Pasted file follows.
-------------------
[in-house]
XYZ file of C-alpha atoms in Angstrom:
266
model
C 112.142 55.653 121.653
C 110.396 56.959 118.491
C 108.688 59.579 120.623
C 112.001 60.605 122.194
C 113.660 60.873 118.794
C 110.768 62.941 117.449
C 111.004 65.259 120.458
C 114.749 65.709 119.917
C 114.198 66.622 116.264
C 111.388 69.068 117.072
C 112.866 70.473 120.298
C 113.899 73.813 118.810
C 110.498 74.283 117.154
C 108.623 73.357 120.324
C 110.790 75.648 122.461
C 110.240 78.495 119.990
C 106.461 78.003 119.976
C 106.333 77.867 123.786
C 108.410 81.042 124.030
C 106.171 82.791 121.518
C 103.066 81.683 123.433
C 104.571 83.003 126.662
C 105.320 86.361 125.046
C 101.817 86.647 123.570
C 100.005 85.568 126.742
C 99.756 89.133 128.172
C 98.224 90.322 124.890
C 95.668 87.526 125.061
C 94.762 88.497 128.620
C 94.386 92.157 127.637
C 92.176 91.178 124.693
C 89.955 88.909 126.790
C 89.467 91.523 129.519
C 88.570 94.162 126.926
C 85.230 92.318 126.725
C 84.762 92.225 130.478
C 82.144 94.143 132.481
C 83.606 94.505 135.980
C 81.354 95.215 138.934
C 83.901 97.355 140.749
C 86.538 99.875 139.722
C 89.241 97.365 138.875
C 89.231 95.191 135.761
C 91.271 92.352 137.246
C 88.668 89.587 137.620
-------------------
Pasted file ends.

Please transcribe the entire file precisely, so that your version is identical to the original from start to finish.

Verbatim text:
[in-house]
XYZ file of C-alpha atoms in Angstrom:
266
model
C 112.142 55.653 121.653
C 110.396 56.959 118.491
C 108.688 59.579 120.623
C 112.001 60.605 122.194
C 113.660 60.873 118.794
C 110.768 62.941 117.449
C 111.004 65.259 120.458
C 114.749 65.709 119.917
C 114.198 66.622 116.264
C 111.388 69.068 117.072
C 112.866 70.473 120.298
C 113.899 73.813 118.810
C 110.498 74.283 117.154
C 108.623 73.357 120.324
C 110.790 75.648 122.461
C 110.240 78.495 119.990
C 106.461 78.003 119.976
C 106.333 77.867 123.786
C 108.410 81.042 124.030
C 106.171 82.791 121.518
C 103.066 81.683 123.433
C 104.571 83.003 126.662
C 105.320 86.361 125.046
C 101.817 86.647 123.570
C 100.005 85.568 126.742
C 99.756 89.133 128.172
C 98.224 90.322 124.890
C 95.668 87.526 125.061
C 94.762 88.497 128.620
C 94.386 92.157 127.637
C 92.176 91.178 124.693
C 89.955 88.909 126.790
C 89.467 91.523 129.519
C 88.570 94.162 126.926
C 85.230 92.318 126.725
C 84.762 92.225 130.478
C 82.144 94.143 132.481
C 83.606 94.505 135.980
C 81.354 95.215 138.934
C 83.901 97.355 140.749
C 86.538 99.875 139.722
C 89.241 97.365 138.875
C 89.231 95.191 135.761
C 91.271 92.352 137.246
C 88.668 89.587 137.620